Chris was first introduced to America in 1993, and now it’s 2007. Early readers of the book wondered whether it was stupid to go to Alaska without sufficient provisions, and they judged the morality of his abandonment of society. It was a call of the wild, and we didn’t know whether to pick it up on our fancy landline phones. There seemed to be an immense border cutting between Chris in the wild, and us everyday citizens of America. Today, the border seems more fluid.

For better or worse, it is obvious now that Chris made us all more aware of our estrangement from the natural world and showed us a way to live under its rule, at least momentarily. The tragedy of Chris’s story is that if he had survived he could have been an incredible ambassador for us all. Yet his death made him a martyr— an embodiment of the fissure between nature and society.

That is why seeing Chris again made me glad that I am not an absolute intellectual and continue to live an active life. Every once in a while, when I put my books down, I realize how much they enrich what I do. In 2007, it is clear that Chris died because he could not find a way to channel his immense love of nature and his intellectual pursuits in a productive way. The best environmentalists and intellectuals create a kindred relationship between corridors of intellectual discovery and the physical neighboring world. It is a shame Chris is not around to see that this practice is becoming increasingly popular in our modern society.

A Bold Step for the Music Industry

Melissa Marshall

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This October, Radiohead released their sprawling new album In Rainbows. However, critical attention was less on the discography and more on the distribution method. The digital deities from London not only manipulated electronic rhythms to produce the most inventive music of our generation, but also turned technology — and the record industry — on its head by making their album available as a download only, all at your own price. That’s right: you name the price and then click “download.”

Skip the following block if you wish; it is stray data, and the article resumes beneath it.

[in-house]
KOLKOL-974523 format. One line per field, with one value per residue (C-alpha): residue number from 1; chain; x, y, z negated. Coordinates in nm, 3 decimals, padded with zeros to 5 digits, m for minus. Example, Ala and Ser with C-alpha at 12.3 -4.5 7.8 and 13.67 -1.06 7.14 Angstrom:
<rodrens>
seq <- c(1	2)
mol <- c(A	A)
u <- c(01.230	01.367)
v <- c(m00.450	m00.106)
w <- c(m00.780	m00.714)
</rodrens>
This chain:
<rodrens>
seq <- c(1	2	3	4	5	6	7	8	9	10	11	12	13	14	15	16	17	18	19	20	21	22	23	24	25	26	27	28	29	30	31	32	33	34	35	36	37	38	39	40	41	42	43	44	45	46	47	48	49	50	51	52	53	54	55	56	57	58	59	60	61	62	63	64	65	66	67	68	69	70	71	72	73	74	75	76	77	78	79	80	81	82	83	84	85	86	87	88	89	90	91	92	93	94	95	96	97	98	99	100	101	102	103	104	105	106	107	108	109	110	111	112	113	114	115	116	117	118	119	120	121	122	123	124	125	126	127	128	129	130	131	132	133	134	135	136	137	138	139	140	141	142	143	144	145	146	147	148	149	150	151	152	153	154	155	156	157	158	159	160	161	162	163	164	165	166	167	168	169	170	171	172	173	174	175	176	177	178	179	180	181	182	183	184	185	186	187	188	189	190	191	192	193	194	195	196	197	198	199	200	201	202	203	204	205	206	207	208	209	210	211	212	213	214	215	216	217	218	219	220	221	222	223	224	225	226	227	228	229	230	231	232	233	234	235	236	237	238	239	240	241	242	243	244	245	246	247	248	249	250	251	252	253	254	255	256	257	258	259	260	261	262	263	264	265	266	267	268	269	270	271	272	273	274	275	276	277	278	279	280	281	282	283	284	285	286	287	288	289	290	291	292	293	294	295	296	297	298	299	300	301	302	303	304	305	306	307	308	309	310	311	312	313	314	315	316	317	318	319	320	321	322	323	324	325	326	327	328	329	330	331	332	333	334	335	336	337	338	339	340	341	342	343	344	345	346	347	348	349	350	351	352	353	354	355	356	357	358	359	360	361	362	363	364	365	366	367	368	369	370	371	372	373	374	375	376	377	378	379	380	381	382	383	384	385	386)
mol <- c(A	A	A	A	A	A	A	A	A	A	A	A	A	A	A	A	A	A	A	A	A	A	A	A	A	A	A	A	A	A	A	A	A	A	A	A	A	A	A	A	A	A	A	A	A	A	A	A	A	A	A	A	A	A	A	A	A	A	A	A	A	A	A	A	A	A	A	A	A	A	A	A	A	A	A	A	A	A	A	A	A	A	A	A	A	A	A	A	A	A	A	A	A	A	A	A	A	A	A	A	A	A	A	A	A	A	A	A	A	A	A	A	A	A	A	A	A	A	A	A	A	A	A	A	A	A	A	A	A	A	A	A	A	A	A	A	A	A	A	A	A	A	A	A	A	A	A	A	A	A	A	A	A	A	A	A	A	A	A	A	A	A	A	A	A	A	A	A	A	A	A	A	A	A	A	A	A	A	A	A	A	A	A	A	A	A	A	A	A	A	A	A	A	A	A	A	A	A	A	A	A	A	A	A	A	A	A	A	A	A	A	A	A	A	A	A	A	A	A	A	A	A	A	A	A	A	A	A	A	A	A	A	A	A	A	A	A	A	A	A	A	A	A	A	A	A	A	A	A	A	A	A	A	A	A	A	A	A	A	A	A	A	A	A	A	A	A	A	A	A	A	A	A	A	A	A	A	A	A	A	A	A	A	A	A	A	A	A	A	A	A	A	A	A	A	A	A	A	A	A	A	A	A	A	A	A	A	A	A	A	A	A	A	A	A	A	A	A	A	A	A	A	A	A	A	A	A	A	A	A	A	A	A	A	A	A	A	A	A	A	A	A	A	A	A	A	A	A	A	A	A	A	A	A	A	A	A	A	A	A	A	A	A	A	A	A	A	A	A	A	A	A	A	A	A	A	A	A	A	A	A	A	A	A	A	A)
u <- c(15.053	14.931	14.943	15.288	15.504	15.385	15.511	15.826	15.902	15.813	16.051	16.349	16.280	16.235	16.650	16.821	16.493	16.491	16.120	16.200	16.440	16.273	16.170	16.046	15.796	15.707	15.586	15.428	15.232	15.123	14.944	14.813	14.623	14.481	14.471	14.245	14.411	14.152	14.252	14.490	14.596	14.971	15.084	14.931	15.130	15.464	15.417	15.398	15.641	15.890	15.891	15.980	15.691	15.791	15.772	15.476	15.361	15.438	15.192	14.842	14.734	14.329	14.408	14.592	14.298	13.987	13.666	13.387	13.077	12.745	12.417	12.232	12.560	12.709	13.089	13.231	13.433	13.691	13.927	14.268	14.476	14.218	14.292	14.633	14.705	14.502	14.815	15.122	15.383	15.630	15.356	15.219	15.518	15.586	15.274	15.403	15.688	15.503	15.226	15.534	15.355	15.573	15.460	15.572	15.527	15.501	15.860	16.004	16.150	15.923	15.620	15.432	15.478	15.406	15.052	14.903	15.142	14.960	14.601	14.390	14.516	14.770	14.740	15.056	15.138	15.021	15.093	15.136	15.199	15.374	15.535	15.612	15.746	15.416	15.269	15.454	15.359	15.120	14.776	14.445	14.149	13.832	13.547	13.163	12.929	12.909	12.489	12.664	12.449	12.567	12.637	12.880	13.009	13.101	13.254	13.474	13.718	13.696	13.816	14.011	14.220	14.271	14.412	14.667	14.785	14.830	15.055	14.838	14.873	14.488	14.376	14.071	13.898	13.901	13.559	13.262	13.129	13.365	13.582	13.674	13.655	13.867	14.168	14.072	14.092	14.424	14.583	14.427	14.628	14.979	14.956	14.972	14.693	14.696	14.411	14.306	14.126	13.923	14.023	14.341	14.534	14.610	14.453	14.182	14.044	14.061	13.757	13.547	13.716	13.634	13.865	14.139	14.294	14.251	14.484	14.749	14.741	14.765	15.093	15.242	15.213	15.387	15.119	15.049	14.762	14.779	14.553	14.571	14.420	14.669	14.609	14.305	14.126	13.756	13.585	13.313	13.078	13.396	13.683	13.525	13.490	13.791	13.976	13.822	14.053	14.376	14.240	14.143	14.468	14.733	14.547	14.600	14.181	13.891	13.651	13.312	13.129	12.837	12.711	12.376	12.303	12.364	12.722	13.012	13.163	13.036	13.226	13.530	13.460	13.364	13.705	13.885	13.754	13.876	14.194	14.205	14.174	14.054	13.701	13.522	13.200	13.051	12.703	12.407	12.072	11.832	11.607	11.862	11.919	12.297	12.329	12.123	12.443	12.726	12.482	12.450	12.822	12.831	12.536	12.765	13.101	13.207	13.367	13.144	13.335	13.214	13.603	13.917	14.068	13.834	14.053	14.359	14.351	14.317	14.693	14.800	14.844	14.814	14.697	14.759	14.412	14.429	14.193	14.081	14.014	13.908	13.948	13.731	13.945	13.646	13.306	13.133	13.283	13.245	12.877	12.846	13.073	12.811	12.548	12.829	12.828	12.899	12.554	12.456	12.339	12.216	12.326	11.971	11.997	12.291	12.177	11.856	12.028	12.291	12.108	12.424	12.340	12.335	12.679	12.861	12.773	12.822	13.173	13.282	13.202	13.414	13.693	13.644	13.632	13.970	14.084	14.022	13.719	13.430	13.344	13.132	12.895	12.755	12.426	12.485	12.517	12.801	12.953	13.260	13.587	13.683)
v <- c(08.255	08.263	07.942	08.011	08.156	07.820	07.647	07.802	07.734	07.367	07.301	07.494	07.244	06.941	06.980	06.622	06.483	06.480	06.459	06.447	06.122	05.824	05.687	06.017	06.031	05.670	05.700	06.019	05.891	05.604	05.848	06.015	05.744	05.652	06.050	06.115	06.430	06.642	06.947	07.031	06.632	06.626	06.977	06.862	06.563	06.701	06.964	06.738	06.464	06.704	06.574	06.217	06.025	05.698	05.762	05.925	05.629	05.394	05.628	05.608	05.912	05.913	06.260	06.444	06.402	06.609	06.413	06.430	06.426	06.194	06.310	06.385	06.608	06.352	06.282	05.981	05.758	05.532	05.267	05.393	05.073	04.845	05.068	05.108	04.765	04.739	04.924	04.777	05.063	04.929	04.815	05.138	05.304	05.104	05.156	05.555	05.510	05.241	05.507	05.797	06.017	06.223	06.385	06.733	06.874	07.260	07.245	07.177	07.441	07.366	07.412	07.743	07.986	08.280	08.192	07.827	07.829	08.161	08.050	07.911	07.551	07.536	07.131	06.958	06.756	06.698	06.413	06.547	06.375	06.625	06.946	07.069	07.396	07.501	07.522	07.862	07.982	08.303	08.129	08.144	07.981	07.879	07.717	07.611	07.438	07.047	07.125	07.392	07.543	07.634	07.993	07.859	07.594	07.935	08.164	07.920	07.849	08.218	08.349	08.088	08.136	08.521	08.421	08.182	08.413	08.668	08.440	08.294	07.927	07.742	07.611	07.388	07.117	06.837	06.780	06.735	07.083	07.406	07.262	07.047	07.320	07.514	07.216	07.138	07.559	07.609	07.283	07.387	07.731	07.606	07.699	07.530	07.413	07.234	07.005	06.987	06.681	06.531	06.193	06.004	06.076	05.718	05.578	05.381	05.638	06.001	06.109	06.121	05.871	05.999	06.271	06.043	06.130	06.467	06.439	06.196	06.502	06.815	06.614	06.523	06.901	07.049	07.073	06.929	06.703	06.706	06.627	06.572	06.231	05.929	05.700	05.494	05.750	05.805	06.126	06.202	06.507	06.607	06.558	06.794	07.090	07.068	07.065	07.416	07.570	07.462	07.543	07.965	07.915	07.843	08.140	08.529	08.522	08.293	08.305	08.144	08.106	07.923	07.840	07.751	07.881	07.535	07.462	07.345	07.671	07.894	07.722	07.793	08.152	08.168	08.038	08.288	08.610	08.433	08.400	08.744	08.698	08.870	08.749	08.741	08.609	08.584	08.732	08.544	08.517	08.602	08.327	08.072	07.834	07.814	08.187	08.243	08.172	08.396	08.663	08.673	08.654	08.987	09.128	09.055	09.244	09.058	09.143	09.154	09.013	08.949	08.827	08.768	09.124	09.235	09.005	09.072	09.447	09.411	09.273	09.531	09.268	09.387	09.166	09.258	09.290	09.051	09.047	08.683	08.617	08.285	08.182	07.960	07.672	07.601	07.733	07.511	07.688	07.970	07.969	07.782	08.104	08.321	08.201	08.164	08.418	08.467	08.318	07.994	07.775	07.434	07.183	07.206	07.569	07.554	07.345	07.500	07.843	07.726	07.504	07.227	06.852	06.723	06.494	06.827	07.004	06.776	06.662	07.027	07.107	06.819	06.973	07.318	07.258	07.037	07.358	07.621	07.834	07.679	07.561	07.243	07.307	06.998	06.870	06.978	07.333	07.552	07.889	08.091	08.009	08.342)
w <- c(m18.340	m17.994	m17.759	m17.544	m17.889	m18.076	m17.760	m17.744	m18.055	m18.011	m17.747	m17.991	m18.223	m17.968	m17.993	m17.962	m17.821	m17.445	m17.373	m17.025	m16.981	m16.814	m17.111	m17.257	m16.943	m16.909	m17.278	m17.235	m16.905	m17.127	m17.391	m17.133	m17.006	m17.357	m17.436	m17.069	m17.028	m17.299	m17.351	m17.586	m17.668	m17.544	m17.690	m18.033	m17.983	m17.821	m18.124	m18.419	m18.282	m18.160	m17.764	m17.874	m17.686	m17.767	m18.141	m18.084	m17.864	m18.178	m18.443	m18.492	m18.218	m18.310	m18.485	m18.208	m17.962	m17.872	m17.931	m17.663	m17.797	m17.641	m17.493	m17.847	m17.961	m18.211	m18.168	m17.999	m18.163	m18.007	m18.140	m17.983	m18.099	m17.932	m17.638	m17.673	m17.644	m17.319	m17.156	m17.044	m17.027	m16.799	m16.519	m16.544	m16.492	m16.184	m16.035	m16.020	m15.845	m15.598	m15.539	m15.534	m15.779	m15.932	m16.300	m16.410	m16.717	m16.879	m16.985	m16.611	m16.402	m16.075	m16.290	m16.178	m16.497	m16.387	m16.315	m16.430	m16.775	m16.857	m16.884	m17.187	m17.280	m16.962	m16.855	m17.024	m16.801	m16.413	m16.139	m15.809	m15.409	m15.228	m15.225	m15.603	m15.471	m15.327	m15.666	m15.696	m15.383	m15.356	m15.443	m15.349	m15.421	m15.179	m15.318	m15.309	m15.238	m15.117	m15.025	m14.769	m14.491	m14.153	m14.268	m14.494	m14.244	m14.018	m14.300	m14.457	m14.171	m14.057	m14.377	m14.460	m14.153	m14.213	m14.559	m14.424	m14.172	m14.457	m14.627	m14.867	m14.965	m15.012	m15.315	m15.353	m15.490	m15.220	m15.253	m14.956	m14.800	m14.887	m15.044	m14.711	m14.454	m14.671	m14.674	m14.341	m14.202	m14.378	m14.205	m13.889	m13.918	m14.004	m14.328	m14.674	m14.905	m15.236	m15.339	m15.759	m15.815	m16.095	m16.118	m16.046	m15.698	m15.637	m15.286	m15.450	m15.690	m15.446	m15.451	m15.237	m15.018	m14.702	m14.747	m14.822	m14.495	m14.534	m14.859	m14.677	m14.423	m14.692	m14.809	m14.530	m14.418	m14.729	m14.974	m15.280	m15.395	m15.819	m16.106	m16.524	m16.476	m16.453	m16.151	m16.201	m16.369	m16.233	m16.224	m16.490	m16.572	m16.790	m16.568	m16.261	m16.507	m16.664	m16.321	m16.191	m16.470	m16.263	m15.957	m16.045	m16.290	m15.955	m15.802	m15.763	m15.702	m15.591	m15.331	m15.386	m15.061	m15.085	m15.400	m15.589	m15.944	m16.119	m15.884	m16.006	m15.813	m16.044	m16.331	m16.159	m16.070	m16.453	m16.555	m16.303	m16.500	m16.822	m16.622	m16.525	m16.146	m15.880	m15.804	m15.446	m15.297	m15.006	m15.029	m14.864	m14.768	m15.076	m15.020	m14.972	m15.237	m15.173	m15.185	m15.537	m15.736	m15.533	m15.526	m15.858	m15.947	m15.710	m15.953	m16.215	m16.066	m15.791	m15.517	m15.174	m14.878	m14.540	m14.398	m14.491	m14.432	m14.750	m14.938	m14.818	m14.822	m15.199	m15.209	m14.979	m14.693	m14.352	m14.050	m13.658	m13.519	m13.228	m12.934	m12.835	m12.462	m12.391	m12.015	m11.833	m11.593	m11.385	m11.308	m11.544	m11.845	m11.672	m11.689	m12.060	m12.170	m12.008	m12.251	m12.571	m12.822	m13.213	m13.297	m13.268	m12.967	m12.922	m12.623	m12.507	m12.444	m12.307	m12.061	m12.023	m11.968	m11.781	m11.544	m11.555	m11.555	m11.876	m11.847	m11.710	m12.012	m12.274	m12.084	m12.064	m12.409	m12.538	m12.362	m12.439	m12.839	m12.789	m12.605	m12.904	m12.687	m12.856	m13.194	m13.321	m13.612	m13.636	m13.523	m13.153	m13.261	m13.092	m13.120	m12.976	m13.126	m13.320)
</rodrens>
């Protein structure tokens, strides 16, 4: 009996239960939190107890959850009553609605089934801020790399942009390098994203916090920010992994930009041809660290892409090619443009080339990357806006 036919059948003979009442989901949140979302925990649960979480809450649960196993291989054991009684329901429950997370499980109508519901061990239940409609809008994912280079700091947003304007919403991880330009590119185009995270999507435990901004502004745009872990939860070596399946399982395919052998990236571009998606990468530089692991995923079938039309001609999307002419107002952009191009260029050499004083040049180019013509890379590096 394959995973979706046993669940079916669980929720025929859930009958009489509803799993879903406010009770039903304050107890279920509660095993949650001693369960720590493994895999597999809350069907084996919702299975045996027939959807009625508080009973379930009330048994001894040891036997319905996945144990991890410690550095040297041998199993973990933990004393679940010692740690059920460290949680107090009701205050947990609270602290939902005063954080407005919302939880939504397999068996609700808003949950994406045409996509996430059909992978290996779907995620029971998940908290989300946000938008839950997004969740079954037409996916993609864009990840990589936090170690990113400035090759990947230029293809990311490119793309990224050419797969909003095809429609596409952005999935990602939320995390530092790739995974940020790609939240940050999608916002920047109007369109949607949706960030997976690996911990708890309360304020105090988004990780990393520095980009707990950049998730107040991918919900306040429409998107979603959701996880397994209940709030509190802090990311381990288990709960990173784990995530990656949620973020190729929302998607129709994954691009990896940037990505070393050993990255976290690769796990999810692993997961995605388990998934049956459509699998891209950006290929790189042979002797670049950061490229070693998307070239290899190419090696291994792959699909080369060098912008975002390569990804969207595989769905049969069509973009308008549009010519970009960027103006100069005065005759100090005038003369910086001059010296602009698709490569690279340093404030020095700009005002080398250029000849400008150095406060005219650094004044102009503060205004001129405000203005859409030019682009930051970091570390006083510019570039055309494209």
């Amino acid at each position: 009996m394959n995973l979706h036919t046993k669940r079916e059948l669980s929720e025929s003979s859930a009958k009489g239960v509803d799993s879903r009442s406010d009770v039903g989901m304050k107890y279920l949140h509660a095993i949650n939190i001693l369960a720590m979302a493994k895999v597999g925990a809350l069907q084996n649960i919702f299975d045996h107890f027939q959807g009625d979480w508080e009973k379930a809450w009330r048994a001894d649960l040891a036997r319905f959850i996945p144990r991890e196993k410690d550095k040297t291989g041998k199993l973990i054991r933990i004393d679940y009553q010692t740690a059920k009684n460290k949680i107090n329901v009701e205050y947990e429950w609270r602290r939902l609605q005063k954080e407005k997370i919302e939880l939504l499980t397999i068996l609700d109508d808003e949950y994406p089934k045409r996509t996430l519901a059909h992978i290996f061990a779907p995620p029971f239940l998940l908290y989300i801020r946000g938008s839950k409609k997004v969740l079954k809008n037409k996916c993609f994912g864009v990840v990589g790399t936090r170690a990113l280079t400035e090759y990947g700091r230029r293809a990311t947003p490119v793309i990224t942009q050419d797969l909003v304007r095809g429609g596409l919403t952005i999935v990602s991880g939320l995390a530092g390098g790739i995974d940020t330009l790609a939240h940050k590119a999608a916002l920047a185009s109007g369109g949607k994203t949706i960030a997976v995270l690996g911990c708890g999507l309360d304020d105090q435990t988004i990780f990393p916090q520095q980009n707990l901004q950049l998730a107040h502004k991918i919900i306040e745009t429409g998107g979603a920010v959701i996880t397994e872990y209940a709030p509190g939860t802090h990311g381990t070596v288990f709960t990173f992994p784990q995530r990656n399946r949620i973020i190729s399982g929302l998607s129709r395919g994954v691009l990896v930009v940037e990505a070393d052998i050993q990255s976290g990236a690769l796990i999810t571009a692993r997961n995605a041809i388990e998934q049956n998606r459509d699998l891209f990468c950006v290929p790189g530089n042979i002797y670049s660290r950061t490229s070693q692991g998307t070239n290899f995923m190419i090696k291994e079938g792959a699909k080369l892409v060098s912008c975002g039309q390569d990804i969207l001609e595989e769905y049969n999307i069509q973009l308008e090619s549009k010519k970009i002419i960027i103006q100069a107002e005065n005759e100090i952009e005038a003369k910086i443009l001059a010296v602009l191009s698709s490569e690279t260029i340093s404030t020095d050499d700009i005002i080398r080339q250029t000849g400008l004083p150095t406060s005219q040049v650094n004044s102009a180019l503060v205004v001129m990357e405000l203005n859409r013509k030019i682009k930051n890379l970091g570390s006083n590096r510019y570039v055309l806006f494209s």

Whether it’s an odd psychological experiment or admirable philanthropy, I still haven’t decided. But this bold move did more than just give a finger to the corporate middleman, placing the power back into the artist’s, and subsequently, listener’s hands — it has also brought attention to the pretentious and unanswerable debate of what art is, who has the right to define it and who has the right to prescribe its worth.

It is a certainty that their distribution tactics will reverberate in the industry for decades, if not change the face of it completely. Already Saul Williams, Nine Inch Nails and Oasis have slated “download only” releases. And herein lies the beauty of their economic upheaval: maybe college students don’t have the right to place a price on art, but conglomerated record industries certainly don’t either. At least Radiohead has now given their distribution techniques the same individuality that their music reflects.

But on the other side of the proverbial coin, do we sacrifice a bit of our humanity for this individualism? As a gigabyte generation, we are becoming more and more isolated. Look at the birth of the iPod: most of us walk around campus with the omnipresent earbuds shoved into either side of our head, completely oblivious to passing classmates. Where once we would go to a local record store, we now turn towards synthetic cybershops to get our cuts. I yearn for the nostalgia of the High Fidelity-esque hole-in-a-wall dive that smelled like Springsteen and played like the Pixies— the fading posters on the walls symbolizing a time when rock n’roll was still rock n’roll.

Still, we have to keep in mind that not all musicians have the luxury or lifestyle to do “name your own price” releases. Despite all the anarchist idealists out there, tambourine men still need their daily bread. And maybe Radiohead are idealists as well, foolish for thinking that people will pay for something that they can easily get for free. I don’t really know— but I still like to believe in the inherent goodness of mankind. That and affordable music. I can definitely believe in affordable music.

Why “The Departed” Was Indeed the Best Picture

Daniel Roberts

 

 

 

 

 

 

 

The Academy of Motion Picture Arts & Sciences should not allow external forces to influences its decisions, but it does. In 2005 Crash won Best Picture, despite the fact that Brokeback Mountain, Munich and Capote were all better movies with more outstanding performances and thought-provoking plotlines. Crash was just a jumbled soup of race-related events that tricked Academy voters into thinking it was boldly attacking a controversial issue.